Judging Benedict. Andrew Sullivan hates the sinner, not the sin
Pope Benedict XVI is resigning effective today, Thursday, 28 February 2013 at 8 PM, the first Pope in the last 600 years to abdicate. Some people ask, why the rush? In the rush to judgment, ANN's 3-year old sentence reflects, I think, the intellectual mood of the times (author not named, 21 March 2010, nbcnews.com):
Pope Benedict XVI on Sunday urged Catholics to refrain from judging sinners a day after he rebuked Irish bishops for their handling of a half-century of sexual abuse of minors by clergy.
In just 32 words, ANN seems to contradict herself. If you are a proper Roman Catholic, you don't judge sinners. Rebuking the Irish bishops is not judging them but judging their acts, in this case, sin of commission or omission, as the case may be; otherwise, the Pope would have dismissed them outright. Hate the sin, not the sinner.
In the New Testament, in John 8:1-11 (NRSV), there is the story of an adulterous woman whom the men brought to Jesus as they wanted to stone her to death, and Jesus said, "Let anyone among you who is without sin be the first to throw a stone at her." (I prefer the earlier, non-politically correct version, the one I memorized, "Let him who is without sin cast the first stone.") No one did, and everyone went away. "Neither do I condemn you," Jesus said. Relating to the gospel, Pope Benedict said one Sunday at St Peter's Square, "While acknowledging her sin, he does not condemn her, but urges her to sin no more" (ANN as cited). "Trusting in His great mercy toward us, we humbly beg His forgiveness for our own failings, and we ask for the strength to grow in His holiness."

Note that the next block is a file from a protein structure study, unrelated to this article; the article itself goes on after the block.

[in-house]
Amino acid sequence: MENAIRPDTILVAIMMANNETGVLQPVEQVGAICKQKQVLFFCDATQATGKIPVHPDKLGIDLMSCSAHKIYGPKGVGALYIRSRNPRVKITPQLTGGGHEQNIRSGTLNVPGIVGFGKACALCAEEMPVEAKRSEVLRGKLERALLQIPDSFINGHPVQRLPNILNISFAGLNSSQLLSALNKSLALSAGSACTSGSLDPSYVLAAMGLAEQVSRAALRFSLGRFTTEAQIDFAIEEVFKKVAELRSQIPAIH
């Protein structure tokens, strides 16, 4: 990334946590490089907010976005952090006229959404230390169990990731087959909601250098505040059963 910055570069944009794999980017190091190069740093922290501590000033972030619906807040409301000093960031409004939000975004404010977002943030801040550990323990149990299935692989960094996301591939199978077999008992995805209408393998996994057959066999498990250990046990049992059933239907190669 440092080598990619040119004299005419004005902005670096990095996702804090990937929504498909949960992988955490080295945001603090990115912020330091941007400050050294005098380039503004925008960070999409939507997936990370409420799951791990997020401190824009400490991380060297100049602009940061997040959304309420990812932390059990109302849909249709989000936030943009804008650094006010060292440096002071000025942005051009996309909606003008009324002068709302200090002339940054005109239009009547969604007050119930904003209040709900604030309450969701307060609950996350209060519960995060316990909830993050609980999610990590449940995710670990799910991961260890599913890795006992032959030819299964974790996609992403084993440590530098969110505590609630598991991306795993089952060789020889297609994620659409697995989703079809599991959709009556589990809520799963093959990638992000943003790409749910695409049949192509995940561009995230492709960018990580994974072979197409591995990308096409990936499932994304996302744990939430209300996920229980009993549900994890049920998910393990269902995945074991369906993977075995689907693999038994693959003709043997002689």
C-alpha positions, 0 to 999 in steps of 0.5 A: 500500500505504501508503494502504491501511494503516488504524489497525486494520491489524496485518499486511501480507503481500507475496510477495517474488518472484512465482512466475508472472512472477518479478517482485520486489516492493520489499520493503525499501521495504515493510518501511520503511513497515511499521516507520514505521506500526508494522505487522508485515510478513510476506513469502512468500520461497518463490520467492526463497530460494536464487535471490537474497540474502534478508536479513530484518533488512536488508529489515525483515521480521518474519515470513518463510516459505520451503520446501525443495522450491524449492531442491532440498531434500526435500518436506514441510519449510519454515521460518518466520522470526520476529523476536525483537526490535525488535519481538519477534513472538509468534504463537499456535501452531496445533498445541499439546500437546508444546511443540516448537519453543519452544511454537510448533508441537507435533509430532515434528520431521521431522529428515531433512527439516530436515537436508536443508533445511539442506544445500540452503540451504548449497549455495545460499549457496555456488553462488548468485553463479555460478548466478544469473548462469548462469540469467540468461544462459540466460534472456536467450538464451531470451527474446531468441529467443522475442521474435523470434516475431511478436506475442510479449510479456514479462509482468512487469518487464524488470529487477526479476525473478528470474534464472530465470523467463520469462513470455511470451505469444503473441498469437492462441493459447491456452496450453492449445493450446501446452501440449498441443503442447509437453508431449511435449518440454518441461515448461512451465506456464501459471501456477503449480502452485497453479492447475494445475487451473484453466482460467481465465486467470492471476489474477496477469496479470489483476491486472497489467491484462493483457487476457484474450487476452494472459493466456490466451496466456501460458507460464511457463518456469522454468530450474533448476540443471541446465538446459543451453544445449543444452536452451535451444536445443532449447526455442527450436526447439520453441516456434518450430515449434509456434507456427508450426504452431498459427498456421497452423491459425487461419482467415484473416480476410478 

Instead of hating the sin, an American blogger hates the sinner, and only one sinner. Andrew Sullivan is fixated on pinning the label "Gay" at the back of Joseph Ratzinger, soon-to-be-no-longer-Pope, and is happy about it. As a Roman Catholic, I'm not happy about it, because Andrew is supposed to be a Roman Catholic; in fact, Adam Taylor calls him "perhaps the best-known Catholic blogger in America, today" (28 February 2013, finance.yahoo.com); and his tattletale proves what Nick Rizzo says, that Andrew is a "gay (and Catholic) blogger" (19 August 2010, mediaite.com). Being gay may or may not be a sin, but hating the sinner certainly is.
Andrew Sullivan is the best-known Catholic blogger in America because of his tattletale? It just proves that non-flattery can get you somewhere. In fact, Andrew started calling the Pope "gay" at least 3 years ago yet (Rizzo, as cited). Today, he says, in another vein, "The damage Benedict XVI has done to the Catholic church and the papacy may be far from over" (Andrew Sullivan, 27 February 2013, andrewsullivan.com). This is Catholic blogging!?
Who is this guy? Andrew Sullivan is "the World's Best Blogger" in the opinion of Max Read, Gawker Editor (gawker.com). I'm afraid Max has been reading too much about Andrew. Born in southern England in 1963, Andrew Sullivan is a former senior editor of the Atlantic (theatlantic.com). He has published 5 books and has been blogging since 2000. World's Best Blogger? I have been blogging since 2006 and I have uploaded about 2,000 essays of at least 1,000 words each to the American Chronicle (check it out here, americanchronicle.com), and to my blogs (visit now The Creattitudes Encyclopedia, blogspot.com). I write the alphabet, from A (as in A-1) to C (as in 4 Cs of Communication) to M (as in Microorganisms) to P (as in PageRank) to S (as in Science) to V (as in Vision) to Y (as in Yesterday) to Z (as in Zimbabwe). World's Best Blogger? Setting aside 2 million words blogged: Frank A Hilario is successful in raising fun; Andrew Sullivan is successful in raising funds. My language is simply a better renegade; Andrew Sullivan's language is simply a better rogue.